Netscape Navigator Tips and Tricks
 

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GOPHER IT!

The World Wide Web is just one of many ways to get information from that vast expanse of cyberspace known as the Internet. In fact, as cool as it may be, the Web isn't exactly the optimal tool if you want to do any real research. The information is simply thrown together too randomly, and even the best search engines can be unwieldly and inefficient. Cool for serendipitous surfing maybe, but if you want to hunt for information seriously, try one of the older Internet tools like Gopher. Some call it archaic, but Gopher is still pretty good. You can easily access Gopher servers through Netscape. We'll get to access in a minute, but first let's look at why Gopher can be a more efficient way to get information. Gopher Internet servers (the name comes from the University of Minnesota where the tool was developed) present information in hierarchical menus and submenus. The subjects are arranged in a top-down, outline format that is much better for logical searches.

Now, Netscape Navigator allows you to log on to Gopher servers, and the contents are presented to resemble Web pages. To do this, you enter the Gopher server's URL in the Location (or Netsite) field as you would any WWW URL. Go ahead, enter gopher://wiretap.spies.com/ in the Location field. This brings you to the Gopher site of the Internet Wiretap, a storehouse of government documents and the like. Explore the Wiretap if you like; we'll have a couple more Gopher tips coming up.

IN THE GOPHER HOLES

Once you have accessed a Gopher site (such as gopher://wiretap.spies.com/ or gopher://gopher.well.com), you notice that the menu consists almost entirely of text based links. No eyecatching but slow to load graphics here! The links that have folder icons are actually menu items that lead to submenu items (more folder icons), and eventually to files (page icons). The information is grouped hierarchically, so you click the link to drill down to the subsequent information. You can move around through the menus and files by clicking the Back and Forward buttons, just as you do in a Web site.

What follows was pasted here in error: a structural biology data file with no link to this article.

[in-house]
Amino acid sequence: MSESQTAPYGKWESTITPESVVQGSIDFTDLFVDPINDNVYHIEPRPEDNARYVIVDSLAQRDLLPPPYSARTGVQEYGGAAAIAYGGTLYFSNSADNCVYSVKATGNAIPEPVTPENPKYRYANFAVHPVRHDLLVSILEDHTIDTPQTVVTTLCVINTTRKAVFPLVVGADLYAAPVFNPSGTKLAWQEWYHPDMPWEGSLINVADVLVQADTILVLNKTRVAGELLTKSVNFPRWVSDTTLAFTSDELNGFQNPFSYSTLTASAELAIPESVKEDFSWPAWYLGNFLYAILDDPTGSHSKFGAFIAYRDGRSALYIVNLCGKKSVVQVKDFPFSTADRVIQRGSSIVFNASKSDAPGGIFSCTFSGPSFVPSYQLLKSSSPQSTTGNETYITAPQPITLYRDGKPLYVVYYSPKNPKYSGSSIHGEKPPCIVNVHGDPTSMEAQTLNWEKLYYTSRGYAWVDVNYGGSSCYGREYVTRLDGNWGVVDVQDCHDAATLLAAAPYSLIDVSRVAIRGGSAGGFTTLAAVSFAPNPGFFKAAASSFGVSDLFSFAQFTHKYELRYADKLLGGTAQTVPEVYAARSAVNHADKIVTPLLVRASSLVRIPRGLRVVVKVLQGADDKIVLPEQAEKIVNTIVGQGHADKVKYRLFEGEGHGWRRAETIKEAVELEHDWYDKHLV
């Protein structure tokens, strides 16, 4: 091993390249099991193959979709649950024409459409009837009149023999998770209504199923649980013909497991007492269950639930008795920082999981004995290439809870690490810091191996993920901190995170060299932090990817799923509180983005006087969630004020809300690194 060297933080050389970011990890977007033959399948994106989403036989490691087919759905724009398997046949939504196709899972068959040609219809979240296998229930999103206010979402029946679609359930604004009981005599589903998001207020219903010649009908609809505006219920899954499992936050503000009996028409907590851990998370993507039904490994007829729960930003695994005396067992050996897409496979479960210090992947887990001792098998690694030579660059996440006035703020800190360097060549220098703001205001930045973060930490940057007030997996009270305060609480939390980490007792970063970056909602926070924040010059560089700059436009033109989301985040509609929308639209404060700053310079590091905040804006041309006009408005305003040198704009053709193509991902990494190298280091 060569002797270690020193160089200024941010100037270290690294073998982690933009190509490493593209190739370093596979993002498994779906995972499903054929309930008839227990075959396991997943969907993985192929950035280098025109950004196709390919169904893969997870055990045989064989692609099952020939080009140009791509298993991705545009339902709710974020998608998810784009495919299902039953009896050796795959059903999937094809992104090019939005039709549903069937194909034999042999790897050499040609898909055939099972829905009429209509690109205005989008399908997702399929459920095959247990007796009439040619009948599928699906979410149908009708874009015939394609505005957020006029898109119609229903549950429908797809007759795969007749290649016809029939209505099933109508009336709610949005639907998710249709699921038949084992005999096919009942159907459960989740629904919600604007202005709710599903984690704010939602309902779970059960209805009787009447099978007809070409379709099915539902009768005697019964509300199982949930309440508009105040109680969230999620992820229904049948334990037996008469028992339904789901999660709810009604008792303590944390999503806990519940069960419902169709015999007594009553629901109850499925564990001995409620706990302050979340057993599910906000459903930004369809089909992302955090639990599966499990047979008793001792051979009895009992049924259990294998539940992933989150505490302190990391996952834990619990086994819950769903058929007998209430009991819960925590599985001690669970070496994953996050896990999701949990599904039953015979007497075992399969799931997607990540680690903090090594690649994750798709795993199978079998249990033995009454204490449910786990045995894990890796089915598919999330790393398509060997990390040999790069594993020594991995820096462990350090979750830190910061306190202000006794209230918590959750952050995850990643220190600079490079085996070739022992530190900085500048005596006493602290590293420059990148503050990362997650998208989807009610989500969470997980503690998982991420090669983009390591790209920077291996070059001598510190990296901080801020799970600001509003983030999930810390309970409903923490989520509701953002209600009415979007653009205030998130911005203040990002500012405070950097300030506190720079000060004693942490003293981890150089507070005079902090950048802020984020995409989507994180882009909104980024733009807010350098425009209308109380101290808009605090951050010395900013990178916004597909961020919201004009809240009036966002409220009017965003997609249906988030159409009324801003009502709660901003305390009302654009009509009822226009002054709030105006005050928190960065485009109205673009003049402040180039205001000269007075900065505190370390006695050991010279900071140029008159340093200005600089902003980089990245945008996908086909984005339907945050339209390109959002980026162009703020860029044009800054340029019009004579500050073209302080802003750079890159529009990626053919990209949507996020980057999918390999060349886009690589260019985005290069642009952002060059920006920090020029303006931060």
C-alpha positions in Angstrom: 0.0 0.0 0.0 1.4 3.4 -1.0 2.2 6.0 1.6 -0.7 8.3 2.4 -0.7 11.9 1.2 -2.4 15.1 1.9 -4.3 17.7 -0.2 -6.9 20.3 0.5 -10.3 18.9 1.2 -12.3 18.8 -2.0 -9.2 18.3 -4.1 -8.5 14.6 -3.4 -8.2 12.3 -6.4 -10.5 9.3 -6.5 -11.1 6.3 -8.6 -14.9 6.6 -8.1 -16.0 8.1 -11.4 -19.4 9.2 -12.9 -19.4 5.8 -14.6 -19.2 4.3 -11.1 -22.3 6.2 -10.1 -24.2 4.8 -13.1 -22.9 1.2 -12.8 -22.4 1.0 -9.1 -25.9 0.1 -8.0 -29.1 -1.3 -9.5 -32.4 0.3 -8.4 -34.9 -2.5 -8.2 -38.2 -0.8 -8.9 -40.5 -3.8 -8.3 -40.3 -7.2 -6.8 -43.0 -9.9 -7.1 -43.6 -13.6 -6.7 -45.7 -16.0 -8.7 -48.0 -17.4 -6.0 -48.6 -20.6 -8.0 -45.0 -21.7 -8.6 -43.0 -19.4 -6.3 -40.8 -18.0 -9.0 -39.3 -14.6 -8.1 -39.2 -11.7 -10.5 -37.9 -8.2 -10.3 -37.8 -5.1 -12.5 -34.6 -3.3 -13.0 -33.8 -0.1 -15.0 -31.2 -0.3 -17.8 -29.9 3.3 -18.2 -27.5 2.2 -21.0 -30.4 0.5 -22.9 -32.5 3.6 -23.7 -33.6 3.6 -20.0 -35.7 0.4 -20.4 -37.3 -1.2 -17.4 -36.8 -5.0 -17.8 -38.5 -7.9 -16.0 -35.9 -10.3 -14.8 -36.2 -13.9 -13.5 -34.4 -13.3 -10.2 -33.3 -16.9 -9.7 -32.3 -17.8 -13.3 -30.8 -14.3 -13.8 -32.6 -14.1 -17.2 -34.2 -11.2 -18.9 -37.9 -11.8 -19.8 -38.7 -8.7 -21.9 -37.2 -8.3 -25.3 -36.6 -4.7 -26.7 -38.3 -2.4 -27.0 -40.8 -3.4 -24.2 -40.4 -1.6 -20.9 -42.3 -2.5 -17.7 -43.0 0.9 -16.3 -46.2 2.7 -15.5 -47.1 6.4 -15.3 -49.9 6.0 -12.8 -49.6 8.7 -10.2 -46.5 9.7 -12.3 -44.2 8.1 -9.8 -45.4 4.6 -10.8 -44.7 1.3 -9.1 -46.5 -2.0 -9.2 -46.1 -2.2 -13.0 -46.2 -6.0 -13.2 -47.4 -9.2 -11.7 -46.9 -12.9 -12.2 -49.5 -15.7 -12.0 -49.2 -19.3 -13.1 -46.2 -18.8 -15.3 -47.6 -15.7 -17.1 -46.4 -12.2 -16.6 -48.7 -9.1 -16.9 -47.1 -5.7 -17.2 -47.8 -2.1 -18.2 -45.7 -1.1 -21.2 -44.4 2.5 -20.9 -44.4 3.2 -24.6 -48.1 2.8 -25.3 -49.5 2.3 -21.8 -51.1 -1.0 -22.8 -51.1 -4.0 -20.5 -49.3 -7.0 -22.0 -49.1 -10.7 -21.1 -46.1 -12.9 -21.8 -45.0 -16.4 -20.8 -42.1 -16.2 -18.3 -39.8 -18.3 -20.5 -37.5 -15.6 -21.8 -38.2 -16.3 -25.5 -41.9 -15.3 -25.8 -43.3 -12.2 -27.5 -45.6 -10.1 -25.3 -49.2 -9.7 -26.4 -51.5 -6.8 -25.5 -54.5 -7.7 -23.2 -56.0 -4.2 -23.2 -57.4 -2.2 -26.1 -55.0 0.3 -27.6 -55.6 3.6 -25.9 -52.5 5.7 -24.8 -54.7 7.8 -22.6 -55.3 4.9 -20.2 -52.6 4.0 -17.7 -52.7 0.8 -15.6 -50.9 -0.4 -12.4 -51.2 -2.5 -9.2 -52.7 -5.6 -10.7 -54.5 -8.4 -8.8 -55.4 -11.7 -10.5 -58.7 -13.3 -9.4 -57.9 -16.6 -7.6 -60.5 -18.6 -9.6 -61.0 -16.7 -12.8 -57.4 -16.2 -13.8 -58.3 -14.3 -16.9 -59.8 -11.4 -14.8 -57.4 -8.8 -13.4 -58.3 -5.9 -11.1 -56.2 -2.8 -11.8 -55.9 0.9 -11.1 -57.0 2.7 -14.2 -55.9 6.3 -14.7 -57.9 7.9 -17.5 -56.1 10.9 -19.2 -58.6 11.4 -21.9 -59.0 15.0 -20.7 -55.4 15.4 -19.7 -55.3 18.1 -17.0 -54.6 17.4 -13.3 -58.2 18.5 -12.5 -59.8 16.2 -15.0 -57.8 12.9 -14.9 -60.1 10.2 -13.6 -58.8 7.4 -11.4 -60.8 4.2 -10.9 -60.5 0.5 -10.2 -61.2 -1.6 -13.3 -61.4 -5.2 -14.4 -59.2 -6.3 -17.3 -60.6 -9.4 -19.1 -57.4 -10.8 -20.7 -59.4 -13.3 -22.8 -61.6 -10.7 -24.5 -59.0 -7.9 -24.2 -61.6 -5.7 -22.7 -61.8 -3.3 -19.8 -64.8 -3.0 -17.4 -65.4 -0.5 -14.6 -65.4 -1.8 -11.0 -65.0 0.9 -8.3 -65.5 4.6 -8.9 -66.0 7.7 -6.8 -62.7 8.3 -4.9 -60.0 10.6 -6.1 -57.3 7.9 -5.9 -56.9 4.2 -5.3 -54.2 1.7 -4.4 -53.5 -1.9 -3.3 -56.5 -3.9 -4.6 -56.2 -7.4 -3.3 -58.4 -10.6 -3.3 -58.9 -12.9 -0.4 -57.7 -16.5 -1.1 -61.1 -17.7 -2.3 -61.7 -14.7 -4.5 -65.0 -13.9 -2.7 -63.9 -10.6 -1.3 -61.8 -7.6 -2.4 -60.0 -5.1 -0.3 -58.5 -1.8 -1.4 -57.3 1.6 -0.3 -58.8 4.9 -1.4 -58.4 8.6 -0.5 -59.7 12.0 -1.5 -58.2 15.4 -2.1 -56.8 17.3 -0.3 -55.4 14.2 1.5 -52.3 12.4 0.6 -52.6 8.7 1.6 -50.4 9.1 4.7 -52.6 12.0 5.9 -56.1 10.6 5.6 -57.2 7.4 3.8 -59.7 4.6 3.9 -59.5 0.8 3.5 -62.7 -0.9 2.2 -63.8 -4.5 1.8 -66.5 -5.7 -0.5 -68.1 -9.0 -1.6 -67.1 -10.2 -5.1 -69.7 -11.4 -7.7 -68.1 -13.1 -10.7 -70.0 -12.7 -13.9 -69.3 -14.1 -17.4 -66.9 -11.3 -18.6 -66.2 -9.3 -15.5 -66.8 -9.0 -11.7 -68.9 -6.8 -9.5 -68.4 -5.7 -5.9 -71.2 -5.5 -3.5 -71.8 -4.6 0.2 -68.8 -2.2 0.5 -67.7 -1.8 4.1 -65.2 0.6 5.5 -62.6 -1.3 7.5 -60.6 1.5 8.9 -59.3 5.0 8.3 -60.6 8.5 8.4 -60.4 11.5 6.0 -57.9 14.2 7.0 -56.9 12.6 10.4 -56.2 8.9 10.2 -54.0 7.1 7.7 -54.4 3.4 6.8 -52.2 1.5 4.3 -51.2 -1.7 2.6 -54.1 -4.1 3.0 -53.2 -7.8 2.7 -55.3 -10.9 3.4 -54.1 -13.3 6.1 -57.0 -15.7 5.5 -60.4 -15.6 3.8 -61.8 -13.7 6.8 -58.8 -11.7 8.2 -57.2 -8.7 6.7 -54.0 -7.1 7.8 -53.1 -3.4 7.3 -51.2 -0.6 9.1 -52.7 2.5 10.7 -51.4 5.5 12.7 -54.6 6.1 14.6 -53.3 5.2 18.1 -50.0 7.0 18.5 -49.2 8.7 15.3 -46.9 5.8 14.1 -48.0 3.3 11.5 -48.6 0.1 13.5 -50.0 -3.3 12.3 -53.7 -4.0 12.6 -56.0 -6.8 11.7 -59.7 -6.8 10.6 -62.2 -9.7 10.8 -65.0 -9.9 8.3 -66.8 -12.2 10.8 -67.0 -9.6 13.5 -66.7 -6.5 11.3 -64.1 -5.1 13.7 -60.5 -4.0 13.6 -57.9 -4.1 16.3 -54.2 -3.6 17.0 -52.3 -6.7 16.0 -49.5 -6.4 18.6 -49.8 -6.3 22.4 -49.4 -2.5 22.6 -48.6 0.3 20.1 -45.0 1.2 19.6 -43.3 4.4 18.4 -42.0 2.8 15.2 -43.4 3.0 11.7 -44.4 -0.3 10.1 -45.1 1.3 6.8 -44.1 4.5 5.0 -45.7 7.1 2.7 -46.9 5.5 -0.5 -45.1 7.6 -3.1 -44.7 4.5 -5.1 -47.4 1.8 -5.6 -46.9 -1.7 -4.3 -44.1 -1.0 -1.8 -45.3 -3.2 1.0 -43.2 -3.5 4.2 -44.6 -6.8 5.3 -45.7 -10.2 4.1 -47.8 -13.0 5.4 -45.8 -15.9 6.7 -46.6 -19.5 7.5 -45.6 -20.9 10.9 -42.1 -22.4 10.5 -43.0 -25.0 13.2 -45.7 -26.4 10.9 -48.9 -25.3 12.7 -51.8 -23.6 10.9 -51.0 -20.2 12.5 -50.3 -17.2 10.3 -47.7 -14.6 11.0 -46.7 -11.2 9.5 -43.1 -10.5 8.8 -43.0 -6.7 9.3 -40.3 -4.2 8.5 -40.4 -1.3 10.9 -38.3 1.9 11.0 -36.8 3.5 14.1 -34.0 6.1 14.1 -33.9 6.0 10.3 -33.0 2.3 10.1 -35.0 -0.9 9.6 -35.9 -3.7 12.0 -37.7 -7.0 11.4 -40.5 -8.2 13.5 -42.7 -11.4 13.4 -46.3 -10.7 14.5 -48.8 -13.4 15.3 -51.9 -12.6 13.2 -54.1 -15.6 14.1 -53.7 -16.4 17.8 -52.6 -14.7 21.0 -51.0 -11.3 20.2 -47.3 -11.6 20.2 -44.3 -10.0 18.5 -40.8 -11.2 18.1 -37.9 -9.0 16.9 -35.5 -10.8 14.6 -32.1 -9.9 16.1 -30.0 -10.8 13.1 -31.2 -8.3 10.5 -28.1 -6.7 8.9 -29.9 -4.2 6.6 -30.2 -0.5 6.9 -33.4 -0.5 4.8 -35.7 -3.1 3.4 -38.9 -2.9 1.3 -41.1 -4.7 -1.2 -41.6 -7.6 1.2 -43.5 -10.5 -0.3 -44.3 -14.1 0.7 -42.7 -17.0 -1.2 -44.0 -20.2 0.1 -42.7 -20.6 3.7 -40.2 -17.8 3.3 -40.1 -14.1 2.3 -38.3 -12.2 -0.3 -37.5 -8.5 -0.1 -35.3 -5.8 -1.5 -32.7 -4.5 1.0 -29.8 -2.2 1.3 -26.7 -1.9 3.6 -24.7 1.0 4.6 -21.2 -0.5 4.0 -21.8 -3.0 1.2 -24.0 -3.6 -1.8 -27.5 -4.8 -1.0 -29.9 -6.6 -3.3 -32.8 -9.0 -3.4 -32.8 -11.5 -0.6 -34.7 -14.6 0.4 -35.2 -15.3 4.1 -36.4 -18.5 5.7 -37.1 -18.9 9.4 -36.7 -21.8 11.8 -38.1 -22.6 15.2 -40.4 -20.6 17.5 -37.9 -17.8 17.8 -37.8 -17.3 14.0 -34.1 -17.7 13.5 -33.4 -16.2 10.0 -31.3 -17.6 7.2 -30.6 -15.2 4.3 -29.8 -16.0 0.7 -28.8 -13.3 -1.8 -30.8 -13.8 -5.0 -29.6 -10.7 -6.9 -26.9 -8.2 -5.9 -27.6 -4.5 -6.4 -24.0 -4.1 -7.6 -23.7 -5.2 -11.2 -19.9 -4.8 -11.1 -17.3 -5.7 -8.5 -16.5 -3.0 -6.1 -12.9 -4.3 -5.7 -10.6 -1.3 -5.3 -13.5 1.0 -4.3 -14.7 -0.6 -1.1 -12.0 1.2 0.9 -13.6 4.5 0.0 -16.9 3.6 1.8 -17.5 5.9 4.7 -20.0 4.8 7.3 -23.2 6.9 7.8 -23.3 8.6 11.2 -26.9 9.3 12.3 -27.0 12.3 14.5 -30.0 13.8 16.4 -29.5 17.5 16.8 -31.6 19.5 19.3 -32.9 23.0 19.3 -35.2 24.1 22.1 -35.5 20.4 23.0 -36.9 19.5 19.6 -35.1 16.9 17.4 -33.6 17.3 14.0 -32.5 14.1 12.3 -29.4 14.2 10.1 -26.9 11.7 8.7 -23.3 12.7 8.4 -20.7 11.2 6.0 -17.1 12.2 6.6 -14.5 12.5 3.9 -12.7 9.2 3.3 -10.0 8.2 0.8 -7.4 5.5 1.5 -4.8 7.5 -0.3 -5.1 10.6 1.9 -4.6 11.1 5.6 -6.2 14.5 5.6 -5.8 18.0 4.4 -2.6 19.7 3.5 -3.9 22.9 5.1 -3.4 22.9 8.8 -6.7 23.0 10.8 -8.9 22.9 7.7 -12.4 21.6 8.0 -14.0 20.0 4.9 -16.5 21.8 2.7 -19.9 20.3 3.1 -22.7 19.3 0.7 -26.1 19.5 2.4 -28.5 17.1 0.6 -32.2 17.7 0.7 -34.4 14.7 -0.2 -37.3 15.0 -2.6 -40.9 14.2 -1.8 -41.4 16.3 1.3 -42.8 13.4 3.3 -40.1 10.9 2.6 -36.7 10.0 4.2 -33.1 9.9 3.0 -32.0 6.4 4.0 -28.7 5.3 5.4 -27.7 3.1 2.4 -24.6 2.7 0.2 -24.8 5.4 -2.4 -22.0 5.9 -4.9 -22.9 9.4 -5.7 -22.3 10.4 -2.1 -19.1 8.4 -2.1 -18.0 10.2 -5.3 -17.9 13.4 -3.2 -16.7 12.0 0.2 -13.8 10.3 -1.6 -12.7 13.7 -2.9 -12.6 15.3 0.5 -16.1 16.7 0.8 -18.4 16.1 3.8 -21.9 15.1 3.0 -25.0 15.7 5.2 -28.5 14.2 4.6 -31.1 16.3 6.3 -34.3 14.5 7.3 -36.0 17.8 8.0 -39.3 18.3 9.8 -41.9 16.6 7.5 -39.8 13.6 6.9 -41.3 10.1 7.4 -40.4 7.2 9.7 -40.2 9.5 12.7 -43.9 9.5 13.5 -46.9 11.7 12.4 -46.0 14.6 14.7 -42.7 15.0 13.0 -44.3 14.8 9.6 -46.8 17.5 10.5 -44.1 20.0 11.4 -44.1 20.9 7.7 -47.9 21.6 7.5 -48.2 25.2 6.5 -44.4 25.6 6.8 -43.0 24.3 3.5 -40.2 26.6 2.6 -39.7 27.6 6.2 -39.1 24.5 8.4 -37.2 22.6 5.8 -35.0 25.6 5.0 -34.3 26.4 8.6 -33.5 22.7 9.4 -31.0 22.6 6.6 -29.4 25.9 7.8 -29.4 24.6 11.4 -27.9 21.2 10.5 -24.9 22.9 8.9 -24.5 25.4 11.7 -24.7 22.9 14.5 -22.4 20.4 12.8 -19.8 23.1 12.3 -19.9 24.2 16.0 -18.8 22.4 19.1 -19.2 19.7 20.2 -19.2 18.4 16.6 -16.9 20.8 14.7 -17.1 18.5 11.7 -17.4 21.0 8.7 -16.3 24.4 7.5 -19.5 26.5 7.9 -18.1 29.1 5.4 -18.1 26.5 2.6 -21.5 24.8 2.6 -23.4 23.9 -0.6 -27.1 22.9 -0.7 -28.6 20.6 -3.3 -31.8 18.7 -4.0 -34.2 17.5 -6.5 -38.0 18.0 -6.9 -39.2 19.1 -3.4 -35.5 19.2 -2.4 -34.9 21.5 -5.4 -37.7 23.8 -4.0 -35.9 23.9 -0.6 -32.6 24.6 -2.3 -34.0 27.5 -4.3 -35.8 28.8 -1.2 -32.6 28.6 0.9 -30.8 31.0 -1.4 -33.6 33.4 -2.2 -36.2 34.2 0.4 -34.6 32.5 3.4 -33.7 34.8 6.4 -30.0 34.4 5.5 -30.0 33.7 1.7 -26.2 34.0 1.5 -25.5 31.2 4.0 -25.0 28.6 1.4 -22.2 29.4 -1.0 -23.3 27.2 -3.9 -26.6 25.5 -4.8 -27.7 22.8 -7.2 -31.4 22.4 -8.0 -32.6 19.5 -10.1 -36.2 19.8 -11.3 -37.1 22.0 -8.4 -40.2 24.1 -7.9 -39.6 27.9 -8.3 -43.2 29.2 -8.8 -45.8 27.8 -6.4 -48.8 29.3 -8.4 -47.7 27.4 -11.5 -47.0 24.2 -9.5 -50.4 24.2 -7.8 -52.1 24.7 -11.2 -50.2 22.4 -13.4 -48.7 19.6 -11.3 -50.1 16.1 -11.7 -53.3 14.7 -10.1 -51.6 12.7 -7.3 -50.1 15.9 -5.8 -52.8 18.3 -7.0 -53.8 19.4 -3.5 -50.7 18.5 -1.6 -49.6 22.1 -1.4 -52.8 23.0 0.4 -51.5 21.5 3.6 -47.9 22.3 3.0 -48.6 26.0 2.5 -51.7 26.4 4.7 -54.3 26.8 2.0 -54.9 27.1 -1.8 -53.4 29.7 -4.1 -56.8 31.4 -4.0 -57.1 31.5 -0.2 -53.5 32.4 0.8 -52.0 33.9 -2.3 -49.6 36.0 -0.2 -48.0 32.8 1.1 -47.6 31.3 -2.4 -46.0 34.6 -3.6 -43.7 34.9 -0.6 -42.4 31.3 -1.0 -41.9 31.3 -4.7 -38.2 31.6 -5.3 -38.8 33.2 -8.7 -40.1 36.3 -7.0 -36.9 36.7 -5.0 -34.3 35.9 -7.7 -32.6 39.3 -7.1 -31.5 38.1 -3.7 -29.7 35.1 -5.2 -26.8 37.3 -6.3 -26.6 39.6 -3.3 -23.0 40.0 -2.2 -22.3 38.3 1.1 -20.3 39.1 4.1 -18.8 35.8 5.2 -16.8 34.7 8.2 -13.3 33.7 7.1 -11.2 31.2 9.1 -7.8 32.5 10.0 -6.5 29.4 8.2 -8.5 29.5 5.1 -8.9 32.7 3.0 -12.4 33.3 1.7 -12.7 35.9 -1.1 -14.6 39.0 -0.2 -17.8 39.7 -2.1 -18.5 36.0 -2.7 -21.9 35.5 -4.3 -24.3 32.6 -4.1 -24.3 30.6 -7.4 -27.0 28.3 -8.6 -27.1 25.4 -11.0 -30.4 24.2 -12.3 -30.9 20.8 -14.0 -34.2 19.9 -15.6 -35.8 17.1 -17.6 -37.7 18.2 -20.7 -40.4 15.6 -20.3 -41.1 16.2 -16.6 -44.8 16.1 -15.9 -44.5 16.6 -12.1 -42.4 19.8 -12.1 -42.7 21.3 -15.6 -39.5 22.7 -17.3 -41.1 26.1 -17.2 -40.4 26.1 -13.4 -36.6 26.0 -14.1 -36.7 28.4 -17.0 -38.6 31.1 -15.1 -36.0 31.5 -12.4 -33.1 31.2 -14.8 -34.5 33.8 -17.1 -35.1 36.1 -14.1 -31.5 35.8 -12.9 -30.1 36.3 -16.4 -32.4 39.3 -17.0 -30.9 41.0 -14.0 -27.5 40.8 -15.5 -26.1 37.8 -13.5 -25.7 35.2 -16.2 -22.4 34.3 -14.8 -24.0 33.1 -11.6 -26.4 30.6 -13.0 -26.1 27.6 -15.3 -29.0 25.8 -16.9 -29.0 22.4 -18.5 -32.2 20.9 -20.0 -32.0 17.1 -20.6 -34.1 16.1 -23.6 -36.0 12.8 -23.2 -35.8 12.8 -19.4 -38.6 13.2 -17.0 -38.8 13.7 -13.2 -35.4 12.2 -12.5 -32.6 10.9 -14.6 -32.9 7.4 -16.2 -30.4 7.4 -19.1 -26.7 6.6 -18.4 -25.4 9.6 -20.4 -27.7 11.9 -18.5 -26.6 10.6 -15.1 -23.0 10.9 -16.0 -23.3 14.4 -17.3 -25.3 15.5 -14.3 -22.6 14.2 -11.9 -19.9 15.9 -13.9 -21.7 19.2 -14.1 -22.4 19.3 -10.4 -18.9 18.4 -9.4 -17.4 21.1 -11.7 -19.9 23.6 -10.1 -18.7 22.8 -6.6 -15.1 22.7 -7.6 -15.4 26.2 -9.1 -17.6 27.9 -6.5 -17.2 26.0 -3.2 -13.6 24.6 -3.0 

GOPHER HOLE TUNNELING

Gopher servers are great ways to explore or get information from the Internet. One of the most interesting and valuable of these sites is the previously mentioned WELL Gopher site. To access this from Netscape Navigator, enter the URL

gopher://gopher.well.com

in the Location box. The top menu of the WELL Gopher site appears. To get to some really meaty Internet links, click on the menu titled Internet Outbound. As you can see, the submenu contains a bunch more links, and if you're particularly interested in the Internet stuff, click the menu titled Scott Yanoff's Special Internet Connections. This site--aka, the Yanoff List--contains a vast array of links to Internet resources and info. Be sure to bookmark this list, because you will return to it again and again.

This page is designed and written by John Jenkins. If there are any questions or other issues about the content, email me, and I will deal with it in a timely manner. If specific help is requested an email address with an lctn.com or ecsis.net domain is required. As with all programs on the internet, you, the downloader, assumes all risk of file damage or viruses that these or any programs may contain that are received over the internet. Neither CSS, ECS, nor the author will be responsible for any damage done by any program received over the internet. Please note this includes programs that are virus free but may cause problems with other programs on your computer and programs that simply won't run right on a particular machine.